DPAD Updates – Robert Bell, CPA, Auditor
Iowa DPAD Deduction
The Tax Cuts and Jobs Act 2017 (TCJA) removed section 199 from the Internal Revenue Code (IRC), which created several unintended consequences. In response, Congress introduced Section §199A(g), which essentially re-instated the federal Domestic Production Activities Deduction (DPAD) deduction. As a result, the State of Iowa announced Tax Reform Guidance regarding the DPAD which stated that the DPAD would be available on Iowa returns for the 2018 tax year only and would not be available for subsequent tax years; the State of Iowa did not conform to the new IRC Section §199A(g). Over the course of the past year, we have seen many Iowa cooperatives adding back their federal DPAD when estimating their 2019 Iowa tax liabilities, which is consistent with non-conformity to the federal §199A(g) and created large taxable addbacks to income on state taxes. The State of Iowa has since clarified that the starting point for calculating state taxable income includes 100% of a qualifying cooperative’s federal §199A(g). In other words, for Iowa tax purposes, an Iowa based cooperative is allowed a DPAD deduction equal to 100% of the federal §199A(g) deduction claimed.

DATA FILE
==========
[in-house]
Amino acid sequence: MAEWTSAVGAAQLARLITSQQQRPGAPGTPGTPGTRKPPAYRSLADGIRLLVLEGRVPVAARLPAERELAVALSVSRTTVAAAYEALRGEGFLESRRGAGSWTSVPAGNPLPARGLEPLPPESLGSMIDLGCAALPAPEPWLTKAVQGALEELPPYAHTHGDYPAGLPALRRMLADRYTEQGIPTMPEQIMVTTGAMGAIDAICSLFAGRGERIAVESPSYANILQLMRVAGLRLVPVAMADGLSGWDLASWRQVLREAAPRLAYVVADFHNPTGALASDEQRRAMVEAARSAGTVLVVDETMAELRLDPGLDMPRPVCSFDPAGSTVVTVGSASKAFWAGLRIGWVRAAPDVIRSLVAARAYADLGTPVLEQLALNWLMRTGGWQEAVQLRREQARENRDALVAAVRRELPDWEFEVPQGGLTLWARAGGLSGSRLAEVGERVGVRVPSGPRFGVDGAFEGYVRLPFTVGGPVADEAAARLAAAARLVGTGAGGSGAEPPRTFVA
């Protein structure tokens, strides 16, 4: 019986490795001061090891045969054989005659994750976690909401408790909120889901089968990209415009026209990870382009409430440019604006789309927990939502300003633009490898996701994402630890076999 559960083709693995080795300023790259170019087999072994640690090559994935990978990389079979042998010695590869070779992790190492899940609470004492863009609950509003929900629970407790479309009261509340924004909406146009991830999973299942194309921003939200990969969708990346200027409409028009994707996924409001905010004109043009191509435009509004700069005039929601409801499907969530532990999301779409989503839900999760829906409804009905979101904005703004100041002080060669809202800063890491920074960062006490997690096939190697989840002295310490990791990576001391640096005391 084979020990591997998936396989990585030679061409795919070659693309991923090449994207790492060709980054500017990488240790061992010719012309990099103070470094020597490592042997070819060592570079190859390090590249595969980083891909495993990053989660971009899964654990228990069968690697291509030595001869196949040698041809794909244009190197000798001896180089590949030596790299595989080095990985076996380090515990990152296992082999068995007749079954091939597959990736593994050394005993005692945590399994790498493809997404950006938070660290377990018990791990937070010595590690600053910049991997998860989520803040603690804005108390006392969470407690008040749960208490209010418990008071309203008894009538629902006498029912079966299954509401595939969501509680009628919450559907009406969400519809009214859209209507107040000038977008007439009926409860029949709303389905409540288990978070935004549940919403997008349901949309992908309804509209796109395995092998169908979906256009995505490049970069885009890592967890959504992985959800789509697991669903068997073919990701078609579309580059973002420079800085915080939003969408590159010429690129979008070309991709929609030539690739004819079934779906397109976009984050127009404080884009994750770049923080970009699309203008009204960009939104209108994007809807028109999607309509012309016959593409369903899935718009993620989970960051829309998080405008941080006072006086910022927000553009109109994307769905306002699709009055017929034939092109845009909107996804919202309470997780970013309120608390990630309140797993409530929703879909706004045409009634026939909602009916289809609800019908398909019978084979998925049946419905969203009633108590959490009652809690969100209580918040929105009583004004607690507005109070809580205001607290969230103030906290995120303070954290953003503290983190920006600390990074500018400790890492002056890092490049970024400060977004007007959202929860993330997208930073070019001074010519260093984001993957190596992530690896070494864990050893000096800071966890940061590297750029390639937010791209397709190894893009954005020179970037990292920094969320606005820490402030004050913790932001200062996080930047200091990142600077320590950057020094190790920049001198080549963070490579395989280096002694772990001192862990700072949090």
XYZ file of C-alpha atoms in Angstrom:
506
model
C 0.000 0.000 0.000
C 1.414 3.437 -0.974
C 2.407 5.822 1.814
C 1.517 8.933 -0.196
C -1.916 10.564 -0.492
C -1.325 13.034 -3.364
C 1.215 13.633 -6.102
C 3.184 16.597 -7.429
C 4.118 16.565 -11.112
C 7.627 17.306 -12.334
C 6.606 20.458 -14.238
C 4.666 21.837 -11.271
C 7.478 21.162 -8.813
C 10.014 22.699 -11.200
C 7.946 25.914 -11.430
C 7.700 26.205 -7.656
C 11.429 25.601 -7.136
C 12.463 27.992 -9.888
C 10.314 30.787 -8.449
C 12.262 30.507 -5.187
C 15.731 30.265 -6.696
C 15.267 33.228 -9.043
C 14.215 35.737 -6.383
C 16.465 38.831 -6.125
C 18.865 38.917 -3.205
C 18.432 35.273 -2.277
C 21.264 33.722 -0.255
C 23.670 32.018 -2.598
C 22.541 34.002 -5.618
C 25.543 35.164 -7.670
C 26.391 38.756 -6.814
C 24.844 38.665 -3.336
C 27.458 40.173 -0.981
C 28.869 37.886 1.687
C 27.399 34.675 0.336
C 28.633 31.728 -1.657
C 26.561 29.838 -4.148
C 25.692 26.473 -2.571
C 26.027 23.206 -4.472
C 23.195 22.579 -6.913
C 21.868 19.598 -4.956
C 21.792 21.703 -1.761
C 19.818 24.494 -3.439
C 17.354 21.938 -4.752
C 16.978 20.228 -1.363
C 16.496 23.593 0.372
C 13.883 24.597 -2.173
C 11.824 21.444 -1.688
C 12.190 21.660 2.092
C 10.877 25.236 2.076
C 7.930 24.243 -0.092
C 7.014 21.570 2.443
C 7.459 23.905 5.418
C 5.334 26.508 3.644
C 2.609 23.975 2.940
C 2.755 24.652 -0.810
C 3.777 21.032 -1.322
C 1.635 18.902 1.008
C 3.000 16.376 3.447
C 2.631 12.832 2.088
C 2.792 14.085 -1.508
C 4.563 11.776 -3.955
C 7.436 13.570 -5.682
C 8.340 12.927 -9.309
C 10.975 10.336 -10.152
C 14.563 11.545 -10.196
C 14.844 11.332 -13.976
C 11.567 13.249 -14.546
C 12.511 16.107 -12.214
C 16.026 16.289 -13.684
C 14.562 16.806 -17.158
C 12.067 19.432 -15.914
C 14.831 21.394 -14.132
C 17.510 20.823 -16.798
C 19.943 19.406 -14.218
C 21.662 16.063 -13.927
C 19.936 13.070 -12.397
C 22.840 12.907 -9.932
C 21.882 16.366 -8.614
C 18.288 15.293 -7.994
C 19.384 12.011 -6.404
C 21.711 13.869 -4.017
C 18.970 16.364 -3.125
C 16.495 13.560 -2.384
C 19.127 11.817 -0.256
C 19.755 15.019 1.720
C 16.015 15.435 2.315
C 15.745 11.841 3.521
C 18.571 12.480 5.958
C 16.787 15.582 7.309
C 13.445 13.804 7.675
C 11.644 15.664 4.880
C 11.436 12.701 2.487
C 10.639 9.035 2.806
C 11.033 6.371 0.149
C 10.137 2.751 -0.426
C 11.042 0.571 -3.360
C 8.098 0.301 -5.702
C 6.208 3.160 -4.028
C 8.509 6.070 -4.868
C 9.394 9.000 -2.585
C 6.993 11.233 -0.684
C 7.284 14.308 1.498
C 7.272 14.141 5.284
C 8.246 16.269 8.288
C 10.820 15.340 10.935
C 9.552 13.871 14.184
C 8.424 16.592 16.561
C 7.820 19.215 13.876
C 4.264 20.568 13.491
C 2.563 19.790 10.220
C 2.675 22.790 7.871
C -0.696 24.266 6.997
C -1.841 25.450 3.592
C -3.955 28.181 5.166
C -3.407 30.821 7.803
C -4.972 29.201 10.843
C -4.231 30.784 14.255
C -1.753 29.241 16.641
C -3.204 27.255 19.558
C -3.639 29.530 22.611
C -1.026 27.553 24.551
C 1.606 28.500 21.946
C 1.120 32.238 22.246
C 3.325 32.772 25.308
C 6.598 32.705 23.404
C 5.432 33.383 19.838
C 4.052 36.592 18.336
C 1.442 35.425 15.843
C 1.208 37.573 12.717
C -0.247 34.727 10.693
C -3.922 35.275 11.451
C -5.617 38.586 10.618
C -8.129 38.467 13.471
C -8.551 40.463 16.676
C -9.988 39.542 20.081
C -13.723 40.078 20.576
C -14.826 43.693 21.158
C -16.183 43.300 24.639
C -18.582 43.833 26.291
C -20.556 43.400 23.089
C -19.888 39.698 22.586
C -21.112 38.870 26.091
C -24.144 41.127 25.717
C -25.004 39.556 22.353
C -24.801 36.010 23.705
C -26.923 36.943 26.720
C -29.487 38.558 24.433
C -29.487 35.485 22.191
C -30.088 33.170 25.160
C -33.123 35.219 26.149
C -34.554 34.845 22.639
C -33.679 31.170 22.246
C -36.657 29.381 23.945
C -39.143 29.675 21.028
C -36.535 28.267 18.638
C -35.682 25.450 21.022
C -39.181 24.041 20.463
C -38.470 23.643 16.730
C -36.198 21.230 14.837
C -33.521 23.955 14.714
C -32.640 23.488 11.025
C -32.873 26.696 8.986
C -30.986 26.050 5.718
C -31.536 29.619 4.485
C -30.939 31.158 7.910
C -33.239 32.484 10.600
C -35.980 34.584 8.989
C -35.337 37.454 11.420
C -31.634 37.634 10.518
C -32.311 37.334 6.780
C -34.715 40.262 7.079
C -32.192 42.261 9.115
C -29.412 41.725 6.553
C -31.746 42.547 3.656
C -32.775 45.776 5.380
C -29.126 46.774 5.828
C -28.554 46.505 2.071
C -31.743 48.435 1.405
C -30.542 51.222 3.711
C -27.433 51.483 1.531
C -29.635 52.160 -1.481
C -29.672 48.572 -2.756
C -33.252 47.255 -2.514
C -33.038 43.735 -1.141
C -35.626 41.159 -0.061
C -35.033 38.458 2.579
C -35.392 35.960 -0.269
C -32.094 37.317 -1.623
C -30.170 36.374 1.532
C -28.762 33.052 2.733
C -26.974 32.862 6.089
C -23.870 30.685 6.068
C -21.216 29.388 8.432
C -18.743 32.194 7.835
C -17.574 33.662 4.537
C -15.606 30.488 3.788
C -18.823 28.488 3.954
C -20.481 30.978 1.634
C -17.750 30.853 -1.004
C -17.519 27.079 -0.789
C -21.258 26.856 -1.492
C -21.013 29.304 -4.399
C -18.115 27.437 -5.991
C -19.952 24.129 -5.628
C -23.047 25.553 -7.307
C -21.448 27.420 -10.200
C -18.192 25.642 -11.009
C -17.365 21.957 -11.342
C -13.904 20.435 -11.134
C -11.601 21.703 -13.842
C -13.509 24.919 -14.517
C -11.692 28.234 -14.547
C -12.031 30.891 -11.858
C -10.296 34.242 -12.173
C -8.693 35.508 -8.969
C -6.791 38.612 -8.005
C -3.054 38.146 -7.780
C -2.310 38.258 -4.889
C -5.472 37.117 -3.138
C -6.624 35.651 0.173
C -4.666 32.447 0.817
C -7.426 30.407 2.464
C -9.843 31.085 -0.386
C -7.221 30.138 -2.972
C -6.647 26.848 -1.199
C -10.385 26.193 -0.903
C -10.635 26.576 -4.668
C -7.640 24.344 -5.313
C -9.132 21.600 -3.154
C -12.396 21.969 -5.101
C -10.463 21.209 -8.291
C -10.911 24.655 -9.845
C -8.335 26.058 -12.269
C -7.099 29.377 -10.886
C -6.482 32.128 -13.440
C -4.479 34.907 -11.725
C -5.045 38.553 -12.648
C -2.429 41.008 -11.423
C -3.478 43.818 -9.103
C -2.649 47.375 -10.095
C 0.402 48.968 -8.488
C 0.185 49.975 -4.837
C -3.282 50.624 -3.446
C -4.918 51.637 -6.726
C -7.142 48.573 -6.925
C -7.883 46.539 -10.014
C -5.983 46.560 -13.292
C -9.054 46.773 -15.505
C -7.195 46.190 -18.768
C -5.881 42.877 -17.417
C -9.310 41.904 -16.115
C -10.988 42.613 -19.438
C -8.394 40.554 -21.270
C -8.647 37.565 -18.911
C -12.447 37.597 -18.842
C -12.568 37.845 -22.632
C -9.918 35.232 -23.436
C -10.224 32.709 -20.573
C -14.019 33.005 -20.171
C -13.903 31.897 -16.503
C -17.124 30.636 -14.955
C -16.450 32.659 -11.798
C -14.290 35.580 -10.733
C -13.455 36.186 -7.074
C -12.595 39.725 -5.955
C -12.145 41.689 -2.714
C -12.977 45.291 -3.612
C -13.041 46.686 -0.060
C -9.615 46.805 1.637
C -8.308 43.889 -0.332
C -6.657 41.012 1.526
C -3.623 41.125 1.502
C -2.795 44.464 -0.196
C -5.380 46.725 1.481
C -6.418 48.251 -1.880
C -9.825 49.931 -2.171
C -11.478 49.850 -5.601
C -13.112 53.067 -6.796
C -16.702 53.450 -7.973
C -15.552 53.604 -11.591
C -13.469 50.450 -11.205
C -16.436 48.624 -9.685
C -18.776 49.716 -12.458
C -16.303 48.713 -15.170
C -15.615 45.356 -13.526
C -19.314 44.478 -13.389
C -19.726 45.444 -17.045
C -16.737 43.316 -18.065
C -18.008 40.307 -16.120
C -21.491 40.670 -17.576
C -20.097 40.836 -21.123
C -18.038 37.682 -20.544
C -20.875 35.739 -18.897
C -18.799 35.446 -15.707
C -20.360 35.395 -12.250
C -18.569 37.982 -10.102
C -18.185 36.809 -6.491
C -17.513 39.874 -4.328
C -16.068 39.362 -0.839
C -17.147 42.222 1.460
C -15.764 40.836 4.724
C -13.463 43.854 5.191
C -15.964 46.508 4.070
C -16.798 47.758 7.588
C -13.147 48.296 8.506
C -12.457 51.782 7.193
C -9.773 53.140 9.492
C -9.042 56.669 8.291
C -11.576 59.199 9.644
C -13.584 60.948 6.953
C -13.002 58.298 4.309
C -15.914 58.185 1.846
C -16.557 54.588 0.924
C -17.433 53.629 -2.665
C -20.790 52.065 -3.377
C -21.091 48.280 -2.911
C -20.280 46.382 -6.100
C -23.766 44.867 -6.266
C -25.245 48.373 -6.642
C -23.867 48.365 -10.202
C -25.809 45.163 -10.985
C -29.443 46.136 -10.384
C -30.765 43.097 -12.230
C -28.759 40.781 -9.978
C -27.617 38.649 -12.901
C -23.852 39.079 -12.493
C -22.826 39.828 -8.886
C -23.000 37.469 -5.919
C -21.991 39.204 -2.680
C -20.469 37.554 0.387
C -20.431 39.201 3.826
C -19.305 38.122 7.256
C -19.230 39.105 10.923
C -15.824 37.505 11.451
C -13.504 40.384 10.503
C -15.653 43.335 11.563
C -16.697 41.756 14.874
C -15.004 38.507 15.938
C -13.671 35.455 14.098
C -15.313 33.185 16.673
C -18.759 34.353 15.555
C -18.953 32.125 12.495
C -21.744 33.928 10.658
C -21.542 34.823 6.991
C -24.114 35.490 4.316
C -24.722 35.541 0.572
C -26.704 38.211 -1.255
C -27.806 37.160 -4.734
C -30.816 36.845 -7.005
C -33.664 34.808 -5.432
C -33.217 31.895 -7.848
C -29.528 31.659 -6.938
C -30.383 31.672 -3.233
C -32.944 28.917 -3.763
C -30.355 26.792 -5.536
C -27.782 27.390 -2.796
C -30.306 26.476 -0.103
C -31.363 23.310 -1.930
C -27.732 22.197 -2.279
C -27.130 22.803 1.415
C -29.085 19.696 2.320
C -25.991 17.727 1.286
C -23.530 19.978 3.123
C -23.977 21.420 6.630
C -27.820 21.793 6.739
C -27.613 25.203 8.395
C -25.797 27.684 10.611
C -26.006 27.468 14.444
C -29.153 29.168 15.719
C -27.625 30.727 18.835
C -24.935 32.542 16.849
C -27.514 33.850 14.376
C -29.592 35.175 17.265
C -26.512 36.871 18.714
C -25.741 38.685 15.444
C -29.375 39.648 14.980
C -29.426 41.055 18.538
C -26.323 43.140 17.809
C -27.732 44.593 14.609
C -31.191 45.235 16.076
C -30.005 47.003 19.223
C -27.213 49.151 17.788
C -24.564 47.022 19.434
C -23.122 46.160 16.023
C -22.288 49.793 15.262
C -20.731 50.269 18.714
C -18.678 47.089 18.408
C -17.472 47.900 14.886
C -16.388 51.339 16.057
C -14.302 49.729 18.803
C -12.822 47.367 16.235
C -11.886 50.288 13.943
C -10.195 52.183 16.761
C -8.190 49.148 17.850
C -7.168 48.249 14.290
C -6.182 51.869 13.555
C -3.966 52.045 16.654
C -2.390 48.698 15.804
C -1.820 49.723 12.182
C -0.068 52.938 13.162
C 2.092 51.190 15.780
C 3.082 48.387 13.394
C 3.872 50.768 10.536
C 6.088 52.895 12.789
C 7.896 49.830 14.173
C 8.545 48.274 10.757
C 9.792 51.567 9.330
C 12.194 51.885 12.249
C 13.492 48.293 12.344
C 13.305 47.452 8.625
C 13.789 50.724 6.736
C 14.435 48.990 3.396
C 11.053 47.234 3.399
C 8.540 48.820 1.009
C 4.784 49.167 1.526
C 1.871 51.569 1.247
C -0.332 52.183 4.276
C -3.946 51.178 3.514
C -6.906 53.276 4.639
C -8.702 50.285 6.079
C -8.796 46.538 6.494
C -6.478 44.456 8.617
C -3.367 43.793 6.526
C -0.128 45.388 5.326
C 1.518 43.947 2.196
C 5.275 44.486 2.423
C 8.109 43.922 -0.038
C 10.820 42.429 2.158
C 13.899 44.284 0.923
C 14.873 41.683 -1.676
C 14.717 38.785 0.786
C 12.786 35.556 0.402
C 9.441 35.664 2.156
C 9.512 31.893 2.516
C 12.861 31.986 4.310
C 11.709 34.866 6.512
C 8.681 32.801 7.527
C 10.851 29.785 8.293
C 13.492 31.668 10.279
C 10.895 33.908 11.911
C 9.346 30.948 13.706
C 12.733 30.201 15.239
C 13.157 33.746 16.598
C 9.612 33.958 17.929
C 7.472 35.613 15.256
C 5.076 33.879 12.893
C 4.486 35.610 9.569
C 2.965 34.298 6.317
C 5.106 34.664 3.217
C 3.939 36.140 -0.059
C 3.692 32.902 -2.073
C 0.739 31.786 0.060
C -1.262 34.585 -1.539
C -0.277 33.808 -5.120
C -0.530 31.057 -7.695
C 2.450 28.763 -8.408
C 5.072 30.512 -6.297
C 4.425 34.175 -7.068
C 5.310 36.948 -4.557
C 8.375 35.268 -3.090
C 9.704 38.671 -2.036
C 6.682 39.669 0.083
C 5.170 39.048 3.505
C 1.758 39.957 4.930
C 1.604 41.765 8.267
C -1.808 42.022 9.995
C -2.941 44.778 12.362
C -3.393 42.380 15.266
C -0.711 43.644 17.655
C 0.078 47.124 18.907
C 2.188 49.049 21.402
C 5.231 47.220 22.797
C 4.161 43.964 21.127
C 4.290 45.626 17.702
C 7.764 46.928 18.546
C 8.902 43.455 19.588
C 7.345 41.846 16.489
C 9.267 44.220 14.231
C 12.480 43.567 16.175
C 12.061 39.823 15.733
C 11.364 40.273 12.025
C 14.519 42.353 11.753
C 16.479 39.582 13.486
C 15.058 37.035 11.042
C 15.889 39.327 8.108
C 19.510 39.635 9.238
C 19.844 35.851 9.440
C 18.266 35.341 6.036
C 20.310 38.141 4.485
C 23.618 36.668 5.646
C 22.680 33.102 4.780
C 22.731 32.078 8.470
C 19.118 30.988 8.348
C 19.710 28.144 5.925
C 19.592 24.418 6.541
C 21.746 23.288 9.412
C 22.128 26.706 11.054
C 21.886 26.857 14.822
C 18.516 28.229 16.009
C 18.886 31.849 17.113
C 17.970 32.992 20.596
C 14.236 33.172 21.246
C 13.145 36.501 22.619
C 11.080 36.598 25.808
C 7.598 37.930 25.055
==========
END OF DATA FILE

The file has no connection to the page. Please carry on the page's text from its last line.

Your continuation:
Proposed Treasury Regulation Section 1.199A-8
Proposed Treasury Regulation Section 1.199A-8 provides that a specified nonexempt cooperative can only use patronage gross receipts and related deductions to calculate its Section §199A(g) deduction. Further, this proposed regulation provides that an exempt specified cooperative must calculate separate §199A(g) deductions for patronage activity and another regarding non-patronage activity. There has been much discussion
regarding these proposed regulations as their intent is to better replicate the former section 199 deduction prior to the Tax Cuts and Jobs Act of 2017; however, this particular proposed regulation will have negative consequences on cooperatives. Not allowing a nonpatronage sourced DPAD deduction will cause an increase in taxable income. This increase in taxable income can potentially be mitigated through the use of net operating loss carryforwards and credit for increasing research activities, but it is apparent that if this proposed regulation becomes law, it will have an adverse impact on cooperatives. This is a topic we have been monitoring very closely and are committed to keeping our client’s informed as this unfolds.